A friend of mine said that we are not to use instruments when we Worship God in song. If this is true, where in the Bible is this teaching?
You will not find any direct passages prohibiting the use of musical instruments when singing in the assembly of the church. The usual argument (the argument from silence) is that nowhere in the New Testament is there an example of the use of musical instruments other than the human voice by the first century church. Of all the New Testament passages about music in the church, every one mentions singing, but not one mentions playing an instrument. This argument says that since the commands to sing are specific, they rule out any addition, such as mechanical instruments. While this is the argument I was raised with, I consider it one of the weaker arguments.
Slightly stronger is the argument from history. The worship in the assemblies of the early church was patterned on the worship in the Jewish synagogues, which did not allow instruments because that had been part of the Temple worship. When the synagogues developed after the destruction of the First Temple, they forbade the use of instruments. The first attempt at the introduction of instruments into the worship of the church did not occur for several hundred years after Christ. Those attempts met with much resistance, and it wasn't until sometime between 500 and 700 AD that the introduction of instruments into the worship was successful. So from the example of the apostles and early churches we find no authority for the use of instruments; in fact, we find example of forbidding them.
The strongest argument I know, though, is the argument from the shadow and the substance. The most common justification for the use of instruments other than the human voice is that they were allowed in the Temple worship. The things, though of the Tabernacle/Temple were "patterns of things in the heavens." (Heb 9: 23) They were the shadow, of which the things in the church are the substance. Thus, the incense used in the Temple was a shadow of our prayers (Rev 8:3-4). The blood of bulls and goats was a shadow of the sacrifice of Jesus (Heb 9:13-14). In like manner, the instruments in the Temple were a shadow of the ultimate instrument of worship, the human voice. Just as it is unnecessary for Jesus to be offered repeatedly, and just as most do not see the need to burn incense as they pray, so we see there is no need of the shadow of mechanical instruments when we have the substance of the human voice. Anyone who insists that we should or must use instruments in worship because they were used in the Old Testament must necessarily insist on the use of incense while we pray, washing our hands and feet before entering the building, and using oil lamps for lighting inside the building. Is it wrong to use instruments? I can't say for sure. Is it unnecessarily going back to the shadow? Definitely. Can an instrument "speak" or "make melody in the heart" (Eph 5:19), or "teach and admonish" (Col 3:16) like the human voice? Certainly not. Paul warned the Christians in Galatia against going back to the things of the Old Testament for their hope and worship (Gal 3:24-27), saying those who did so have made Christ of no effect and are "fallen from grace." (Gal 5:4)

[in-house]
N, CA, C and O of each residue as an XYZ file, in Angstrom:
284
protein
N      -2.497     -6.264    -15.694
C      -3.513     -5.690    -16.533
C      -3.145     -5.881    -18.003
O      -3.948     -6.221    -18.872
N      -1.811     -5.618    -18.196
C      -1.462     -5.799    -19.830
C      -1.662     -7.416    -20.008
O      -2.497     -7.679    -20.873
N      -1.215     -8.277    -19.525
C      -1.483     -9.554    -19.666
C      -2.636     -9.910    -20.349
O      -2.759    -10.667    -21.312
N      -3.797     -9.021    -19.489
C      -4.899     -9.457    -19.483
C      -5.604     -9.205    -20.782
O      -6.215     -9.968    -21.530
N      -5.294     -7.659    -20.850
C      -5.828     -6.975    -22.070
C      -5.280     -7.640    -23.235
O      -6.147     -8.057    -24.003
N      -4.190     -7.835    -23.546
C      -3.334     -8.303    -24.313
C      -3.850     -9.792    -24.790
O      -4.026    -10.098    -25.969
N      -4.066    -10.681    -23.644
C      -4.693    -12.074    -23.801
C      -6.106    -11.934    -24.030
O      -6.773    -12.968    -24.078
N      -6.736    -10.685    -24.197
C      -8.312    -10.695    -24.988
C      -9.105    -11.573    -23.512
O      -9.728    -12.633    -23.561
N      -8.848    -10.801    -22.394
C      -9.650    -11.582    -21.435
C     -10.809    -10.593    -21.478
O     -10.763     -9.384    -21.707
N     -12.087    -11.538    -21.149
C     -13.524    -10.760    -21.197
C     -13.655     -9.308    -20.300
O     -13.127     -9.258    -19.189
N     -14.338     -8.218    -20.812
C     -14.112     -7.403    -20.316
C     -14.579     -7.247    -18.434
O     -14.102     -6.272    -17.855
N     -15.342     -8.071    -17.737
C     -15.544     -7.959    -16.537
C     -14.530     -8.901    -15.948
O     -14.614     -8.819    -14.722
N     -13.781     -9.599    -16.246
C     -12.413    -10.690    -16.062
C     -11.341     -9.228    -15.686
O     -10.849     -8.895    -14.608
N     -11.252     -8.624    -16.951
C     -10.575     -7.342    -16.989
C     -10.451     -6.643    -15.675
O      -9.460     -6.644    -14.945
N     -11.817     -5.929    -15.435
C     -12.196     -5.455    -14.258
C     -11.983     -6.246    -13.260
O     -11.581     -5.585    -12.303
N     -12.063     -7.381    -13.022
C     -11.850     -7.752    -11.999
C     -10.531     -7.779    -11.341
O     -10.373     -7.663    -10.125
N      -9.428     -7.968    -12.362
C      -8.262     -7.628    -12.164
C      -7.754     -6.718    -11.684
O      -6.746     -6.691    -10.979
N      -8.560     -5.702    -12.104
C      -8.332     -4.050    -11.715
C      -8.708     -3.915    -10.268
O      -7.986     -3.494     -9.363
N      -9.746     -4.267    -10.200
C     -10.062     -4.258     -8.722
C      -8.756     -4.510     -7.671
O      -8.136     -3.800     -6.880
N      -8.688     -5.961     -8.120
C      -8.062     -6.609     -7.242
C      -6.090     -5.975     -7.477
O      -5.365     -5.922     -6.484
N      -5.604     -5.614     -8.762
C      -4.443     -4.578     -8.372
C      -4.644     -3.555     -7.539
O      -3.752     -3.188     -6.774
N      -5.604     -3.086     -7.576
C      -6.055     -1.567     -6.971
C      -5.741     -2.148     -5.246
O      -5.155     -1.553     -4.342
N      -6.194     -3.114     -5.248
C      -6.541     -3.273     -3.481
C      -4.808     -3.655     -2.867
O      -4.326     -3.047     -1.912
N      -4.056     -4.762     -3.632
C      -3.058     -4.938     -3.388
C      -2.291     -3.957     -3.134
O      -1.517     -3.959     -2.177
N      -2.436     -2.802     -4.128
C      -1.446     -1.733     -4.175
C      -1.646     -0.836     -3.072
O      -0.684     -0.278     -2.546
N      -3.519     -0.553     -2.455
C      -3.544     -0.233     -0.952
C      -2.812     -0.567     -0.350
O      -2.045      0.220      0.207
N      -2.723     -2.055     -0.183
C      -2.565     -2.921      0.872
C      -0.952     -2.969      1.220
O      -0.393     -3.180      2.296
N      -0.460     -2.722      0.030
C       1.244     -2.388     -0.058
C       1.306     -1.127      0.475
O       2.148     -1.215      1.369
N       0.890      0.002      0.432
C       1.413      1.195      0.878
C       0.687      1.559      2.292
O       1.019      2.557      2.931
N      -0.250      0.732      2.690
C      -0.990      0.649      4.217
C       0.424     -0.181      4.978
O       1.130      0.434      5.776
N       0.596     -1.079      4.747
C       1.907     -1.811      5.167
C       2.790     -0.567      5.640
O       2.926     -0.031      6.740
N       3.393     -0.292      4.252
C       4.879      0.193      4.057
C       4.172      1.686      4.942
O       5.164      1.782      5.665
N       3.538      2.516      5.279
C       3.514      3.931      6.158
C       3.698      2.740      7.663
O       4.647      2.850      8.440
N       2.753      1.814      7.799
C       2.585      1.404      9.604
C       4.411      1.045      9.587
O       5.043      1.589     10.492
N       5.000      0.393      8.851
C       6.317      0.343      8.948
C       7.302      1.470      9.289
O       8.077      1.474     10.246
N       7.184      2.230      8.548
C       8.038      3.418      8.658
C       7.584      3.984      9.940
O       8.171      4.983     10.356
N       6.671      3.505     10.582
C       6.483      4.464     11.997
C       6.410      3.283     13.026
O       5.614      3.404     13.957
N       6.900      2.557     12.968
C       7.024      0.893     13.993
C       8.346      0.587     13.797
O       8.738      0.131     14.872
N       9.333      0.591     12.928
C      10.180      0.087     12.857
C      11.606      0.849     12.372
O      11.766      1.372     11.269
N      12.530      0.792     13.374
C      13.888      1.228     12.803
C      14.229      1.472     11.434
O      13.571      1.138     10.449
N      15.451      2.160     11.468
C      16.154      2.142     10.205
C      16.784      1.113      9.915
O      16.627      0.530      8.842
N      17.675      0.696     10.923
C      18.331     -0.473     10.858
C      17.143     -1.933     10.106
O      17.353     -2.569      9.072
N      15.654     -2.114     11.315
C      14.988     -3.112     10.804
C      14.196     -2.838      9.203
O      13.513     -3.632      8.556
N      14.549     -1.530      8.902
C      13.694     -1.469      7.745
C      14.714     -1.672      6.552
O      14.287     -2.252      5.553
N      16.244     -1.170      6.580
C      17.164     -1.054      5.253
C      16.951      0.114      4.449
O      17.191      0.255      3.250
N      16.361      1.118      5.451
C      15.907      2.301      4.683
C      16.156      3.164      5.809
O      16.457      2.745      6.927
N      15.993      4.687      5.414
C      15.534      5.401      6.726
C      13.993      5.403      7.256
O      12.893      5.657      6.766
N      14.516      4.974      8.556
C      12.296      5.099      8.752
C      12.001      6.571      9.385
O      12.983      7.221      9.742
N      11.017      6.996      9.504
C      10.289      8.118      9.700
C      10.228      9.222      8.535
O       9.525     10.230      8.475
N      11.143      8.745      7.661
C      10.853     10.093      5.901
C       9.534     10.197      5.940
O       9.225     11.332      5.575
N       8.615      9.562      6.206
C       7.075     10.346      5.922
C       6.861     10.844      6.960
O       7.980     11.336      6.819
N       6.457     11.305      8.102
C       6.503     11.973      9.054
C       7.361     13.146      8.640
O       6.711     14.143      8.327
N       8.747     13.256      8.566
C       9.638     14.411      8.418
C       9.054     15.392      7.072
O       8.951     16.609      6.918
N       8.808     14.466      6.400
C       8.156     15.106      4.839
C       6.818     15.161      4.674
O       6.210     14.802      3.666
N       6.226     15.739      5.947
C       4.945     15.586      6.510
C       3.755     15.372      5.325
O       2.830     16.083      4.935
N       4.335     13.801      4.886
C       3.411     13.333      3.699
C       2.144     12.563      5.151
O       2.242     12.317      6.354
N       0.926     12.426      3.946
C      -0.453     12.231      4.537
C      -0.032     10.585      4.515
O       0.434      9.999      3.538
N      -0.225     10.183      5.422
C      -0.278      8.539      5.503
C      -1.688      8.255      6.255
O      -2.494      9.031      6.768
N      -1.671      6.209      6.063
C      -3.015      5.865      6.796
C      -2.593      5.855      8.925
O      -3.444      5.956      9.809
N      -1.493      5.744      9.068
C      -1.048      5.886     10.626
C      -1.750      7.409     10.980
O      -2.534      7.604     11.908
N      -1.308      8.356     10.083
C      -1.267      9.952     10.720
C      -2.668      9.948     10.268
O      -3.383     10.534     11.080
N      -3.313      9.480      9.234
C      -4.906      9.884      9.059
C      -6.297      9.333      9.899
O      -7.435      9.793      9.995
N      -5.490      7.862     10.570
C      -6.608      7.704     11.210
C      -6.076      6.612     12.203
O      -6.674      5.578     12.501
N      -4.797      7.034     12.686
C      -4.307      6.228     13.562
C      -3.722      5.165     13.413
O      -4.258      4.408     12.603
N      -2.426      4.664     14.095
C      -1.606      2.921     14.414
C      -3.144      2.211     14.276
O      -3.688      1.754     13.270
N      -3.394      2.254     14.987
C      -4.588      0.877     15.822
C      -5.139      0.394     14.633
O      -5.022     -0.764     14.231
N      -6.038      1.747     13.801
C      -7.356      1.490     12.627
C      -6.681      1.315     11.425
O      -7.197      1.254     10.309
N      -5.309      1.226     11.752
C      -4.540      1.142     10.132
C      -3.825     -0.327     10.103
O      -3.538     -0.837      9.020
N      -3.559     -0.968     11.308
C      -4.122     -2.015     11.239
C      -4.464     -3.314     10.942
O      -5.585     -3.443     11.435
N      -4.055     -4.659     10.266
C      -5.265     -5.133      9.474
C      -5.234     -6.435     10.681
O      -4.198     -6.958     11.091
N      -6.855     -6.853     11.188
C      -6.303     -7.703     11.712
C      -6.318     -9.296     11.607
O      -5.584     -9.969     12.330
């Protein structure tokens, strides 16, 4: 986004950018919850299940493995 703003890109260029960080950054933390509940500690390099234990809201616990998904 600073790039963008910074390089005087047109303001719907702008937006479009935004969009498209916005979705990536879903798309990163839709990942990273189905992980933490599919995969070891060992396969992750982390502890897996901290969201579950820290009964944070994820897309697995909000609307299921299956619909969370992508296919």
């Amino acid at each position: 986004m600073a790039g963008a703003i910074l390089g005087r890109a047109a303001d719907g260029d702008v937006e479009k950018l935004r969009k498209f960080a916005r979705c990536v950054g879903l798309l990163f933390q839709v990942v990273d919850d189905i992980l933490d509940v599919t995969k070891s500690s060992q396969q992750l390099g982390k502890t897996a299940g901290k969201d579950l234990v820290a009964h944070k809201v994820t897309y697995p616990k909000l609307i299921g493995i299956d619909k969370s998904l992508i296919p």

I hope I have answered your excellent question. Please, in all things spiritual, continue to ask where to find it in the Bible. For that you are to be commended.